If you think about it, it was a brilliant move. Have a multipurpose GPU to get the entry-level professionals like myself hooked on hardware acceleration, get all of the software support from the big production software companies, and then take away the cheap option a few years later when we are all ready to upgrade again. It worked so well that AMD is now taking the same route. Previously AMD has SUCKED for professional use (with the exception of excellent multi-monitor support that could only be rivaled by Matrox... who is a tiny little company, and not really much of a competitor) not so much because their GPUs were bad, but because the could not get community support. But the new 7000 series is absolutely mindblowing for production work which will attract the entry-level "prosumers", and if they can get the support of places like Adobe, Maya, and other big multimedia companies to push their cards then it could be a huge upset for nVidia who has traditionally dominated that market.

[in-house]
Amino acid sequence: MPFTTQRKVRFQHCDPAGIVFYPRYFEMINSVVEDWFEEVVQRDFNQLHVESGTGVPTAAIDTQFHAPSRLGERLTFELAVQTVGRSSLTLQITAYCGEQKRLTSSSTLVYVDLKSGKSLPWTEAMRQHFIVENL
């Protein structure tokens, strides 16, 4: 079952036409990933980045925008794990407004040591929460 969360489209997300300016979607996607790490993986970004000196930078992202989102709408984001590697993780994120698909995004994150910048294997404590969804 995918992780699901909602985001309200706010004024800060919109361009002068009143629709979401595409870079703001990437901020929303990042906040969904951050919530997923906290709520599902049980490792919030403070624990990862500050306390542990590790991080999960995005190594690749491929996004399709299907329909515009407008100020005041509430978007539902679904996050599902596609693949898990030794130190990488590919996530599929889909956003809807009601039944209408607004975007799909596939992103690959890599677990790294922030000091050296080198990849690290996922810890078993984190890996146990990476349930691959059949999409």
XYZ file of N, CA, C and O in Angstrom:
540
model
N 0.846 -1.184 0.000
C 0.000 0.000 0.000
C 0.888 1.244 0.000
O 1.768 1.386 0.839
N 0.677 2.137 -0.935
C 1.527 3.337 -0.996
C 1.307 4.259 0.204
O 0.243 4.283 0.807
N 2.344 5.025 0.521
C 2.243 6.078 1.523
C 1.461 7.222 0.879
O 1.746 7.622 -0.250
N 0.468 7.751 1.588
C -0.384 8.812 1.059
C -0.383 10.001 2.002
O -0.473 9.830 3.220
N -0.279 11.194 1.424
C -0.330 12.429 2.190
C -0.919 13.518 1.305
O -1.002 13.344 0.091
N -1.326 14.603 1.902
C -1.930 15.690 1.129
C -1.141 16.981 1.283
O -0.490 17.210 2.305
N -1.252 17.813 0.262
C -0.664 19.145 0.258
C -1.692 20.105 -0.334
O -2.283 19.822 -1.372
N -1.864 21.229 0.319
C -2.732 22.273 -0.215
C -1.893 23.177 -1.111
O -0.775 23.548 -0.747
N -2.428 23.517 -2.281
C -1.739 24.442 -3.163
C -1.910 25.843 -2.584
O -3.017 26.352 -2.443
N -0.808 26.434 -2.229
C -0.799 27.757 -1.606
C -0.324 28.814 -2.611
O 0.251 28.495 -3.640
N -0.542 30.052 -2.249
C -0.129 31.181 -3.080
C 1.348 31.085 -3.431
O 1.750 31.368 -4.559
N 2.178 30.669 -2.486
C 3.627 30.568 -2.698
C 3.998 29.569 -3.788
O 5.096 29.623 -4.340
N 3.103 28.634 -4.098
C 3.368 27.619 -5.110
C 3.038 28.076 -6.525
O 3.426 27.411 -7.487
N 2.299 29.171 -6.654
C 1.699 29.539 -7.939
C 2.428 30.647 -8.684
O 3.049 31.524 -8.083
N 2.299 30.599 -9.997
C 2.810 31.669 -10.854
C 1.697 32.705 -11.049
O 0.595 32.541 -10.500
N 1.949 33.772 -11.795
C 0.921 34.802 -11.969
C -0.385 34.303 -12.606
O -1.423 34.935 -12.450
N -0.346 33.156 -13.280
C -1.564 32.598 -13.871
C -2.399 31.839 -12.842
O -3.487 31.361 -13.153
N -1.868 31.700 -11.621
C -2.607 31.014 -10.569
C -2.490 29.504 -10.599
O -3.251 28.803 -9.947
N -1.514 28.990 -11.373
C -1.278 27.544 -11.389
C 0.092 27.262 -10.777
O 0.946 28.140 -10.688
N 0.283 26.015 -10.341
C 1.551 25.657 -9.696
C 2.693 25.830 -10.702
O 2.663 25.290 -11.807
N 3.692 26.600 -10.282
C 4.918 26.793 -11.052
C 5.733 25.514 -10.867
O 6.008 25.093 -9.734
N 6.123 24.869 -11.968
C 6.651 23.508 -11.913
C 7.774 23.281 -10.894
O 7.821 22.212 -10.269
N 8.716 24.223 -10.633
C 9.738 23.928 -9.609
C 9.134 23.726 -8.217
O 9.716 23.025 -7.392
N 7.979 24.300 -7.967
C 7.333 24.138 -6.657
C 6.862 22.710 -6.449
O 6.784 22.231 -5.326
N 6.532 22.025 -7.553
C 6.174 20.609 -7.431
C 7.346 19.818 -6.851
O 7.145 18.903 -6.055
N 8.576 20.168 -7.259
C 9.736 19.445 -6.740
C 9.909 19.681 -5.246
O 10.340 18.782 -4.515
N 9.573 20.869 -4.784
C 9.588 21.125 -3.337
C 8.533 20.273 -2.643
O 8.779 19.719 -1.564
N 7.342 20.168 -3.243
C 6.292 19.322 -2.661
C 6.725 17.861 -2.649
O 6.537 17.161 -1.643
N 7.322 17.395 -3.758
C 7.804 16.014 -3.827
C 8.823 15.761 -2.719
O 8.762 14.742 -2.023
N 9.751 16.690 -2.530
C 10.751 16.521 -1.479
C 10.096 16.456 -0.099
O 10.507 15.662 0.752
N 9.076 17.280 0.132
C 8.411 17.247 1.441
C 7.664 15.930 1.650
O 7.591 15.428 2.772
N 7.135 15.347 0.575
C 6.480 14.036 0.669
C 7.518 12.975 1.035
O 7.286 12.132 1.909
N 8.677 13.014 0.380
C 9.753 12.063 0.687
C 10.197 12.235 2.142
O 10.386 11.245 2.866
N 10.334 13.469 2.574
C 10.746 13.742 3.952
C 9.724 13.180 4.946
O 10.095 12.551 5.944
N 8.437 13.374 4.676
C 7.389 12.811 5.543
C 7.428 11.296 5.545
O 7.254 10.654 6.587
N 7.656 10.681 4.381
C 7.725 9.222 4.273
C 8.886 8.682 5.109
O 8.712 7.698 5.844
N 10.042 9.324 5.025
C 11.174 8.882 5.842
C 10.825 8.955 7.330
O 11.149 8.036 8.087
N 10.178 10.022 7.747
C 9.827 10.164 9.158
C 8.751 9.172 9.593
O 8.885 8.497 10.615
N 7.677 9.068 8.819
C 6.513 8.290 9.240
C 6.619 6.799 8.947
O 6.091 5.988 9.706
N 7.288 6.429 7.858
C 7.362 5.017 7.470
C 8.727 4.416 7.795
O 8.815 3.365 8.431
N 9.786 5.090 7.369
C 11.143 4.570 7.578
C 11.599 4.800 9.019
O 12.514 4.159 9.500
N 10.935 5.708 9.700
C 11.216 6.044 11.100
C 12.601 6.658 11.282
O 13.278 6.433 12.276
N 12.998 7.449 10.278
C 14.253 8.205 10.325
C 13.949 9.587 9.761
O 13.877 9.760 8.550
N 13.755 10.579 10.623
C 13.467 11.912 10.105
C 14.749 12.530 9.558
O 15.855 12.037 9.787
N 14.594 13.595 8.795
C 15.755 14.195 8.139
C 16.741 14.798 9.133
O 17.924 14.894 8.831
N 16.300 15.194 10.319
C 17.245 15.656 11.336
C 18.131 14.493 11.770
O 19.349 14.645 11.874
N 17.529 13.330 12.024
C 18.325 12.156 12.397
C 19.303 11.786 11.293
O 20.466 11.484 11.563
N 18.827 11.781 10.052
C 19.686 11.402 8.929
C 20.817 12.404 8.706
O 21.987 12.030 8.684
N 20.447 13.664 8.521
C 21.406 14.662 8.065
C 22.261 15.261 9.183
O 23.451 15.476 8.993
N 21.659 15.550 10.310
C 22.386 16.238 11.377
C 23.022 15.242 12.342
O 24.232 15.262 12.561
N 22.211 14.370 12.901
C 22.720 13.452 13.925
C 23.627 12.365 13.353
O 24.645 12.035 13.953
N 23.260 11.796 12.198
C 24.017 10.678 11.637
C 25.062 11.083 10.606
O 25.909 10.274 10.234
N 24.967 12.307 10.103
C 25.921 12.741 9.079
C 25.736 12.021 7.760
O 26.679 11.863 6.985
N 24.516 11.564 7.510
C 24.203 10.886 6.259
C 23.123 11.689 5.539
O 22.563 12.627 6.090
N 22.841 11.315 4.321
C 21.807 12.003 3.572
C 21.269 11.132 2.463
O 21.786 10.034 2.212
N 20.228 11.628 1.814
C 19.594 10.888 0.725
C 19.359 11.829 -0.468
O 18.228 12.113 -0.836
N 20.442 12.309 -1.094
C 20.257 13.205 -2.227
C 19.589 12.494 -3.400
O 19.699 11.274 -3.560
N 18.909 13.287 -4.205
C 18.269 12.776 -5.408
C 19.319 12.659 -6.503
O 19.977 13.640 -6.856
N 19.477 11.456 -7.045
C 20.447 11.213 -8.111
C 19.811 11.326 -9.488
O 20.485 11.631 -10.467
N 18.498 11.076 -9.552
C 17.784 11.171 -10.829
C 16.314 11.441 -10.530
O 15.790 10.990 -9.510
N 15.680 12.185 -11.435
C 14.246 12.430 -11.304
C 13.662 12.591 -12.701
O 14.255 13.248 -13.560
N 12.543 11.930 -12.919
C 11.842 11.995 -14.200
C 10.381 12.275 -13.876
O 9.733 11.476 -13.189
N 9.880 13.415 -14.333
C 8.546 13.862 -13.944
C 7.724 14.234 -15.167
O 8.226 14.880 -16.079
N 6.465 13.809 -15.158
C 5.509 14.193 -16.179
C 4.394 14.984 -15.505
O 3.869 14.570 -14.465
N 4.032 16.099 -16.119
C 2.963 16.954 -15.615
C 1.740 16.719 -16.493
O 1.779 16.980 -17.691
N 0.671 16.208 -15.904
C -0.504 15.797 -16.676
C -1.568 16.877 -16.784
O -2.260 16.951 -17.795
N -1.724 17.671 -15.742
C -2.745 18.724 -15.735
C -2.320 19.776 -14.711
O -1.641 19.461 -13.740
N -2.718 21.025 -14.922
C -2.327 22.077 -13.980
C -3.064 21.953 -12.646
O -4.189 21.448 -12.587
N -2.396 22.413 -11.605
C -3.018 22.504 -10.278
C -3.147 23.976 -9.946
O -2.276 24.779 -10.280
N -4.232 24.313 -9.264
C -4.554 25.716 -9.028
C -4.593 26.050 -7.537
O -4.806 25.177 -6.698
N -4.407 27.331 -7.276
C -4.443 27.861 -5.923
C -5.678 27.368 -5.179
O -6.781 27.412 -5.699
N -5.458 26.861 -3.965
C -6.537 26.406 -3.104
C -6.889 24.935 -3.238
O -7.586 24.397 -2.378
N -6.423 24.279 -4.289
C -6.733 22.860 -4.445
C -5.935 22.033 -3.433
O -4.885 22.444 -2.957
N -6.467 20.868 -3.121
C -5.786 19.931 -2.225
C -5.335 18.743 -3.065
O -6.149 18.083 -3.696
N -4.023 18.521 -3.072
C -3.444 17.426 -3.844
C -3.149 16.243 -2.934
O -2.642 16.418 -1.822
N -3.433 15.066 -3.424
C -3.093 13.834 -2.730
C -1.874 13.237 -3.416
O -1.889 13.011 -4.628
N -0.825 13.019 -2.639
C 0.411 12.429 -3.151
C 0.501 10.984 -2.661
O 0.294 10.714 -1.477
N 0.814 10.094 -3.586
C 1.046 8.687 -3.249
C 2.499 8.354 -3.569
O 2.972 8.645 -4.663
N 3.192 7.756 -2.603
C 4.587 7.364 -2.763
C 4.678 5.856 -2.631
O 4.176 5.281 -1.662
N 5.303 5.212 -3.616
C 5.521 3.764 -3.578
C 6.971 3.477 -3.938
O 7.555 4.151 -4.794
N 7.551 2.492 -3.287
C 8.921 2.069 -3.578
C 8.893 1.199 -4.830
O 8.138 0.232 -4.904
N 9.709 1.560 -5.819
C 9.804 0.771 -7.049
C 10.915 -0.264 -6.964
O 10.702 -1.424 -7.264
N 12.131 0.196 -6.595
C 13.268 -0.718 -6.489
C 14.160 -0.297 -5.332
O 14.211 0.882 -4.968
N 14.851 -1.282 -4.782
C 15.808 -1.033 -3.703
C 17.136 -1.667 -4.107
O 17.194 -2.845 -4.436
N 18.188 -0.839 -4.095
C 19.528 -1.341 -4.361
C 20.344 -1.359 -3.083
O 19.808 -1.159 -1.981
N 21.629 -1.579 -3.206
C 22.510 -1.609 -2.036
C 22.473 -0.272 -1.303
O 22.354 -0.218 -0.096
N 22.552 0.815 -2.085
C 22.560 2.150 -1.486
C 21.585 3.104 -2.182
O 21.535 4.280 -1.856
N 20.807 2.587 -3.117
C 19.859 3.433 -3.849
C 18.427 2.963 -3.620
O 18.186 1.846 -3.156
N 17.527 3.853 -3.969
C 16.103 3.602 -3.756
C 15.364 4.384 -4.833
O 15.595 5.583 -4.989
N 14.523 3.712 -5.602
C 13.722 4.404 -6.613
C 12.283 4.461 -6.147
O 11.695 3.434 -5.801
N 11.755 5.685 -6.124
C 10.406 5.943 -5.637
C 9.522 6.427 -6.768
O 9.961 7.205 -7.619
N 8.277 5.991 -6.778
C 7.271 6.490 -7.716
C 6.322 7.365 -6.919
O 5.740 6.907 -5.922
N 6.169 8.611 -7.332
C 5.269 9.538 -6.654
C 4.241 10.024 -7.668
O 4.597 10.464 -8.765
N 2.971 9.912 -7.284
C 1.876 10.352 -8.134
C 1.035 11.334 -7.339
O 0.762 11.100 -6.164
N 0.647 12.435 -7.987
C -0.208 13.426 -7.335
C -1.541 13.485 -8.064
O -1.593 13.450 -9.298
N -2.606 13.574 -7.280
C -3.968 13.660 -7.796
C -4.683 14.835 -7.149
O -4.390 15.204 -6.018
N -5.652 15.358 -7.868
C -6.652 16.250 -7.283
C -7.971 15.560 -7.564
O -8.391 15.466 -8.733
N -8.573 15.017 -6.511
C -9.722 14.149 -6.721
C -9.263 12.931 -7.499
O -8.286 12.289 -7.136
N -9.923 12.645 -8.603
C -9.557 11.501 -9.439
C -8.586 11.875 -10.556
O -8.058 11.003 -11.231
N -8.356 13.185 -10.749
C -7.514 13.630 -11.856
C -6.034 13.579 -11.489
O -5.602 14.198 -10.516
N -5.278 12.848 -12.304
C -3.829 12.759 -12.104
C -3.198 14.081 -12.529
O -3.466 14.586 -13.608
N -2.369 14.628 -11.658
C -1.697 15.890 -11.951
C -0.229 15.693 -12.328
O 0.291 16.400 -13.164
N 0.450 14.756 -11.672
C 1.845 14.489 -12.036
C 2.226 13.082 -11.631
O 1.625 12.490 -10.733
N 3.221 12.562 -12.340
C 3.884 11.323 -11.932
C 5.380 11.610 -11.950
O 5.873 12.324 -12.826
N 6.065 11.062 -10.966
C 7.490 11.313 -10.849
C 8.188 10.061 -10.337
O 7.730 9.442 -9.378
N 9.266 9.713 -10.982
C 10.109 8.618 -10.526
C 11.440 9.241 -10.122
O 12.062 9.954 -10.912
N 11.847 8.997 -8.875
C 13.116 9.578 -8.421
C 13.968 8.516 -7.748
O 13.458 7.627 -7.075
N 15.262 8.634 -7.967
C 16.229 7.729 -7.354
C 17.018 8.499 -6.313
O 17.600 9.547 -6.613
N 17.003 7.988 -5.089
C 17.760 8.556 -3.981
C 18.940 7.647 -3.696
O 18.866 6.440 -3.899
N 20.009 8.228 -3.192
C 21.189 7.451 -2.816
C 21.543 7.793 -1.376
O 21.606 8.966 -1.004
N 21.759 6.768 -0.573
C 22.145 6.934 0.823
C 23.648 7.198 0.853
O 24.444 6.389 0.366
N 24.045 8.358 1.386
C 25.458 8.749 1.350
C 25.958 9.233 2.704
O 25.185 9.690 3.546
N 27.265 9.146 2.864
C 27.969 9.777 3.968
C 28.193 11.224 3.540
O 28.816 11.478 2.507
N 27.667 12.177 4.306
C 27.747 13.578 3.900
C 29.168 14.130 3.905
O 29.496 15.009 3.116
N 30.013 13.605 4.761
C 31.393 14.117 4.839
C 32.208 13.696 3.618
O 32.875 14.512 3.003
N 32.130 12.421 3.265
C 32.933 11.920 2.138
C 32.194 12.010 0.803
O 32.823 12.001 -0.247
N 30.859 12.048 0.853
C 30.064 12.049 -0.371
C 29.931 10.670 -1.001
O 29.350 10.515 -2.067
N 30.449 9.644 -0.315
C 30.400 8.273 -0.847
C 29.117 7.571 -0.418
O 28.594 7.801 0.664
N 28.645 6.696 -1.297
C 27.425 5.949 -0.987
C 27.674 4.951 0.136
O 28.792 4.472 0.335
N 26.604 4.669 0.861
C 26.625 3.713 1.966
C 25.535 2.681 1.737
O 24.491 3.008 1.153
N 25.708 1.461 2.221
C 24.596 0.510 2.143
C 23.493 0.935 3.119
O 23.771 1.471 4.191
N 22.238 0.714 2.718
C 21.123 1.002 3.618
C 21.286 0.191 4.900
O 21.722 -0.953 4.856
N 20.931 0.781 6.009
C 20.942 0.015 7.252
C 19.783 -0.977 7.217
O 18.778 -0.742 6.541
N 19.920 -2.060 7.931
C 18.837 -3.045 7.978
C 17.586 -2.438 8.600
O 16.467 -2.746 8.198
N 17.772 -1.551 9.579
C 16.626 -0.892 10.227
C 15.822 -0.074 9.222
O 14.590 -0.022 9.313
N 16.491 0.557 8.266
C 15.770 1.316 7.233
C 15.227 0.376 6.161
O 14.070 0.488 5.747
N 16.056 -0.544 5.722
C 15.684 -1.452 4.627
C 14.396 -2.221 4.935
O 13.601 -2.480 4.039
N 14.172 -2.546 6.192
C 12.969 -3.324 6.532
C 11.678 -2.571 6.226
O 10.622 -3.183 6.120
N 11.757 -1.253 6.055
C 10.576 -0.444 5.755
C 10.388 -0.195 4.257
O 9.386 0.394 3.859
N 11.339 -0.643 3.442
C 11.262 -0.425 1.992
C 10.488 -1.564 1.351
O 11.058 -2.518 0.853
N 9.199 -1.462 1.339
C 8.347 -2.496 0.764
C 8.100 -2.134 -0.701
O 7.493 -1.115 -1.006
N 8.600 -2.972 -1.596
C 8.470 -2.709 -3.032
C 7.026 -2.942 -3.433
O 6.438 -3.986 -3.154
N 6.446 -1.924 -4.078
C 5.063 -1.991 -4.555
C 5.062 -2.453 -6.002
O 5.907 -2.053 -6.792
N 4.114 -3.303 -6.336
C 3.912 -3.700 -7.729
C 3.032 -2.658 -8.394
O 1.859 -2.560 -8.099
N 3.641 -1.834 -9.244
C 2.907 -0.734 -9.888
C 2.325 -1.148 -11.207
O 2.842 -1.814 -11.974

I think that this shows a general direction that AMD is headed as a whole; Gamers (well... most gamers) do not have money, and it is very expensive to be 'the best' in that market, and there is not much profit in being the !/$ king. So now we saw Bulldozer, which while a flawed product, has a great vision of architecture for media and many-thread applications... but not really a gaming monster. If they figure themselves out on the next go-around then they could easily win me over from Intel for production work as they would be much cheaper than the SB-E/IB-E series while still providing a high thread count... again, not games. Now we see the GPU side following suit; The 7970 is no slouch for gaming, but to say that games are the focus of the card design is silly. The big focus was on the pro market and making a good production card. If they pull it off then they could find an excellent new niche to save them from ever better integrated graphics on the low end, and companies that do not have a CPU division bleeding money on the high end. And, lets face it, while PC gaming is not going to disappear any time soon, the mass market is in consoles, and it will only get worse when the next gen is released and can really do 1080p gaming right on a TV, which will pull a lot of budget gamers away from the more expensive PC gaming market. So that knocks out GPU sales on the low end, and GPU sales in the middle. What is left is the high end gaming market which has stiff competition with nVidia, and the pro market which they have largely neglected in the past. But with the other 2 traditional cash cows under major threat of drying up, I think AMD graphics is trying to break into the only market that they have left to explore.